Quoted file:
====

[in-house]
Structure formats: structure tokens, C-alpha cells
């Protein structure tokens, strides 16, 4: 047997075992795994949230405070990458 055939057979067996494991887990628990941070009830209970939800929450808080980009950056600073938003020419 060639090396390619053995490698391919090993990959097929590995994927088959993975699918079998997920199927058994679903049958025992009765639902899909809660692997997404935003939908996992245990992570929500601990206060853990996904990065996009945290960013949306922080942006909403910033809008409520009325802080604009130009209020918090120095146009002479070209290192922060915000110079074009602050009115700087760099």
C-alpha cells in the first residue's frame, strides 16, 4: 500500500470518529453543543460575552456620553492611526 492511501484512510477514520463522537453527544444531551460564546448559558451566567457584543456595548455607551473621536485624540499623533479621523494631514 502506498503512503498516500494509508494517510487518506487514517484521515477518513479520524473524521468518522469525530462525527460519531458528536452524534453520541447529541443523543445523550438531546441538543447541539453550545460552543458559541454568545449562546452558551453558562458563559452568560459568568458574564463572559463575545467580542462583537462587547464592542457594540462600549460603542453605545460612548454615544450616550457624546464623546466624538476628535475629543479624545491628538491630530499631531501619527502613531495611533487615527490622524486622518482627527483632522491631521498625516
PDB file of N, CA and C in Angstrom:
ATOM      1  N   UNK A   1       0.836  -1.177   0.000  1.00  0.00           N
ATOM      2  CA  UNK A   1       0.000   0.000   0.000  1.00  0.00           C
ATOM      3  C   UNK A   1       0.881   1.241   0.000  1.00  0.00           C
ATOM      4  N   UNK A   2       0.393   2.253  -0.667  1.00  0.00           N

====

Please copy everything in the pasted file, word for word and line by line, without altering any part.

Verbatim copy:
[in-house]
Structure formats: structure tokens, C-alpha cells
């Protein structure tokens, strides 16, 4: 047997075992795994949230405070990458 055939057979067996494991887990628990941070009830209970939800929450808080980009950056600073938003020419 060639090396390619053995490698391919090993990959097929590995994927088959993975699918079998997920199927058994679903049958025992009765639902899909809660692997997404935003939908996992245990992570929500601990206060853990996904990065996009945290960013949306922080942006909403910033809008409520009325802080604009130009209020918090120095146009002479070209290192922060915000110079074009602050009115700087760099």
C-alpha cells in the first residue's frame, strides 16, 4: 500500500470518529453543543460575552456620553492611526 492511501484512510477514520463522537453527544444531551460564546448559558451566567457584543456595548455607551473621536485624540499623533479621523494631514 502506498503512503498516500494509508494517510487518506487514517484521515477518513479520524473524521468518522469525530462525527460519531458528536452524534453520541447529541443523543445523550438531546441538543447541539453550545460552543458559541454568545449562546452558551453558562458563559452568560459568568458574564463572559463575545467580542462583537462587547464592542457594540462600549460603542453605545460612548454615544450616550457624546464623546466624538476628535475629543479624545491628538491630530499631531501619527502613531495611533487615527490622524486622518482627527483632522491631521498625516
PDB file of N, CA and C in Angstrom:
ATOM      1  N   UNK A   1       0.836  -1.177   0.000  1.00  0.00           N
ATOM      2  CA  UNK A   1       0.000   0.000   0.000  1.00  0.00           C
ATOM      3  C   UNK A   1       0.881   1.241   0.000  1.00  0.00           C
ATOM      4  N   UNK A   2       0.393   2.253  -0.667  1.00  0.00           N